Is That House an Air Filter?
A version of this article appears in the January/February 2013 issue of Home Energy Magazine.
January 02, 2013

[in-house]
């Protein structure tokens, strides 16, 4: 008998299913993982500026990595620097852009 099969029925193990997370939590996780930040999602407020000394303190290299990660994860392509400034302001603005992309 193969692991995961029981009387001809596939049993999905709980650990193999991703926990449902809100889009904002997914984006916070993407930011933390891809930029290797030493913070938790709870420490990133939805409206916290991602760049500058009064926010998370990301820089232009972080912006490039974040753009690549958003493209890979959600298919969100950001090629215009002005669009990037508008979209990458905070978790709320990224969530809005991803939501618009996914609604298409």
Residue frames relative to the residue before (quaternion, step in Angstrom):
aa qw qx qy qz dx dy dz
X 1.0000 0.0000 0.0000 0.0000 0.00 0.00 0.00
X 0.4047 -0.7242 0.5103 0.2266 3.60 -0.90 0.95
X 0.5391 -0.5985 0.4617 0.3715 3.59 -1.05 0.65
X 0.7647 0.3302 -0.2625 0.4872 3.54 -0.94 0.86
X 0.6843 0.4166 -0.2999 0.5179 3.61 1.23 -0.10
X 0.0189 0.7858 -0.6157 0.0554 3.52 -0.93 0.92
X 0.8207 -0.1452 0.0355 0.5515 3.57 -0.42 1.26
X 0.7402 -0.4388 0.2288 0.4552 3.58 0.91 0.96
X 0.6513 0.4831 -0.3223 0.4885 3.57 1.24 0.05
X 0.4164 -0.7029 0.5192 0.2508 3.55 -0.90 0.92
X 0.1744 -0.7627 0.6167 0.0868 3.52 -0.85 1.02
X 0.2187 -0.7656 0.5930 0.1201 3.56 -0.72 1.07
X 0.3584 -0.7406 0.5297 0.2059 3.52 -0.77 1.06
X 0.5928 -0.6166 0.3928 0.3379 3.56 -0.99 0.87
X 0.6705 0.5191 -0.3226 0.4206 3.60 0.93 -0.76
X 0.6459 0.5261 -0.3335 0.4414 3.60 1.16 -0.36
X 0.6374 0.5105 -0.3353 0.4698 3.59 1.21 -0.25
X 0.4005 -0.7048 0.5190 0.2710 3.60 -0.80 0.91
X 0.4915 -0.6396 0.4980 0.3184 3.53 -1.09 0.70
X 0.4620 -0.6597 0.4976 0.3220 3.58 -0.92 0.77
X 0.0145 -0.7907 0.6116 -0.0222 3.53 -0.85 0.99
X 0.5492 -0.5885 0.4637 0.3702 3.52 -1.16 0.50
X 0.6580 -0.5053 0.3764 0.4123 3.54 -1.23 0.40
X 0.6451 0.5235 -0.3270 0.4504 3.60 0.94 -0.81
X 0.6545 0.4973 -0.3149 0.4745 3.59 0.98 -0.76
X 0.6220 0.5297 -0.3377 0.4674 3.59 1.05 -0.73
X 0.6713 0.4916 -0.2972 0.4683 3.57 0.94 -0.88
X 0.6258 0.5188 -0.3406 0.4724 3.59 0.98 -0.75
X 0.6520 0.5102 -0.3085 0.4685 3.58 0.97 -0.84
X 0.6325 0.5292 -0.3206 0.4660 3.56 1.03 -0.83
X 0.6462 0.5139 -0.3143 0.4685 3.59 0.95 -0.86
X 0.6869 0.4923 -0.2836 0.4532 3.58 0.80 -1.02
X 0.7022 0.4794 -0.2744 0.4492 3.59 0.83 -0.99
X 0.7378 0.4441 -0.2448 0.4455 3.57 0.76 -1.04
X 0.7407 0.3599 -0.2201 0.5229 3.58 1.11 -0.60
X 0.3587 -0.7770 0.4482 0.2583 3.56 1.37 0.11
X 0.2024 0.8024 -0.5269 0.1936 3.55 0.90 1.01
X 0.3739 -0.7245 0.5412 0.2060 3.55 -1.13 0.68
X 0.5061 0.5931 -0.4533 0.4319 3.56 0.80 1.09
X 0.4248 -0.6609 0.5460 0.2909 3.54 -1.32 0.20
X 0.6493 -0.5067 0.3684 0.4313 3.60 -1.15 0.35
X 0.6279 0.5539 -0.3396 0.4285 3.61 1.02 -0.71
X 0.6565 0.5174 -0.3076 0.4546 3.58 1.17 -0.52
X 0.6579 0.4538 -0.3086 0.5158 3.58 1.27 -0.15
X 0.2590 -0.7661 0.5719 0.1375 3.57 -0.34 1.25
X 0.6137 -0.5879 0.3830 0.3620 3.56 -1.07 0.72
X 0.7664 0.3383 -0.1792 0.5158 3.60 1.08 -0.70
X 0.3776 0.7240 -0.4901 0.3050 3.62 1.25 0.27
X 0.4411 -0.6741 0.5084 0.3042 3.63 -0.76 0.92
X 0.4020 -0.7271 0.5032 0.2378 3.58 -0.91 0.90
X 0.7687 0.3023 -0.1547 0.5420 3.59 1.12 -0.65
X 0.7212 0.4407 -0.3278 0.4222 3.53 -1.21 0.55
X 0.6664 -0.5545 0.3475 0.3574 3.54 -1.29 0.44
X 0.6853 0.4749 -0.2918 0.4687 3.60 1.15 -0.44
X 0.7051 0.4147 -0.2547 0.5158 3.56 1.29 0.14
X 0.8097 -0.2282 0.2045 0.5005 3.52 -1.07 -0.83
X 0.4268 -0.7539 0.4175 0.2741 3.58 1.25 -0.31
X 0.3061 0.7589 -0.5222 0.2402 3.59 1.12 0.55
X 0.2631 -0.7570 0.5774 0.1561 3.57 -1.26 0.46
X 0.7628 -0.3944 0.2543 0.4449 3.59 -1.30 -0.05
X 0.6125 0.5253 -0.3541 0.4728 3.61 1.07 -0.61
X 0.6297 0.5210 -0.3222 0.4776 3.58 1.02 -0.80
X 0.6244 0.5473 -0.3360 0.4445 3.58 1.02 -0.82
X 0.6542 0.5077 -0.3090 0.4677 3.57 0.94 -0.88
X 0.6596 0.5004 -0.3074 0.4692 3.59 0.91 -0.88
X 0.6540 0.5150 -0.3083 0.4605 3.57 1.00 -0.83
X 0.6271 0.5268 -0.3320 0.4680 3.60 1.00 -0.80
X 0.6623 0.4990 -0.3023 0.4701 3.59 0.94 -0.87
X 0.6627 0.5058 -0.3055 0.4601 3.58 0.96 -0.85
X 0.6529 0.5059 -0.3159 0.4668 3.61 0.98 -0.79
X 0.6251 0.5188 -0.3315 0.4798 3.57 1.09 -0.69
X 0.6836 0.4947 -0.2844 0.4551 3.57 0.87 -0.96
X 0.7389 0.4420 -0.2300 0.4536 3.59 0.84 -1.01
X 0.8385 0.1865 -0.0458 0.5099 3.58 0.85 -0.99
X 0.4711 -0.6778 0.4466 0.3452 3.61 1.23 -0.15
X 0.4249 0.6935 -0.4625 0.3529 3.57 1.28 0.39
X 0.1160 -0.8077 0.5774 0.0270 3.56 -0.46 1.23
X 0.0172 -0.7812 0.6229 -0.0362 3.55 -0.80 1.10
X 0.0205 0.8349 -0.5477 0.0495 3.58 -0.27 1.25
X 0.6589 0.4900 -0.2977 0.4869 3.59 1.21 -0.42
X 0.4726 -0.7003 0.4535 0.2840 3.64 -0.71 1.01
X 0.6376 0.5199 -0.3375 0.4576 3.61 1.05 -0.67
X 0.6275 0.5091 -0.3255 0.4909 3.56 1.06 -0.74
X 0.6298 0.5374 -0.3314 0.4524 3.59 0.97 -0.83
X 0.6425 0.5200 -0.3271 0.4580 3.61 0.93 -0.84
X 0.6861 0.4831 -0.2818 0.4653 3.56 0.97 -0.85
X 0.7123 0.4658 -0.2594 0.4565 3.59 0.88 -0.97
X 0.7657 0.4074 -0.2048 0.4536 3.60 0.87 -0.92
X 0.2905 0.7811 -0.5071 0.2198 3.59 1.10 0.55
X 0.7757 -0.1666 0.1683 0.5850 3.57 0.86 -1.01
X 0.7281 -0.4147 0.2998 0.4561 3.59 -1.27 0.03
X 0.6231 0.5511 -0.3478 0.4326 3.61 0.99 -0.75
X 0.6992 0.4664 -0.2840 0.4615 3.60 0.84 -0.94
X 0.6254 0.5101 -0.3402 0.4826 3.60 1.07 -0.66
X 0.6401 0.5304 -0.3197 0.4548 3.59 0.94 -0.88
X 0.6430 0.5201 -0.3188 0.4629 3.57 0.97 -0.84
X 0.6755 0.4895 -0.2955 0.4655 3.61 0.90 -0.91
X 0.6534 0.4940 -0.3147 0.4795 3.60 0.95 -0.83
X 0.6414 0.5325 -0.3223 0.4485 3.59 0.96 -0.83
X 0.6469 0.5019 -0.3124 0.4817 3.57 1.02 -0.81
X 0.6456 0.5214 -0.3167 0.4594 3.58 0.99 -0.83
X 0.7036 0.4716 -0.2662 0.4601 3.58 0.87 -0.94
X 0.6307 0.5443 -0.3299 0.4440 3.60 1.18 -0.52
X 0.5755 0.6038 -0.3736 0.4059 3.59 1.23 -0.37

Over the last few decades, epidemiological research has consistently shown that elevated outdoor concentrations of airborne particulate matter are associated with increases in a variety of adverse health effects, including respiratory symptoms, stroke, heart attack, and mortality. Pope and Dockery (2006) provide an excellent review of many of these previous studies, although many other excellent studies also exist. Most of these important associations have been found using outdoor particle concentration data, but only recently have we begun to realize that much of our exposure to outdoor particulate matter actually occurs inside buildings, particularly in residences where we spend most of our time. Additionally, differences in indoor exposures to outdoor particulate matter may actually drive some of the differences in adverse health effects observed in different regions (Chen et al. 2012; Hodas et al. 2012).
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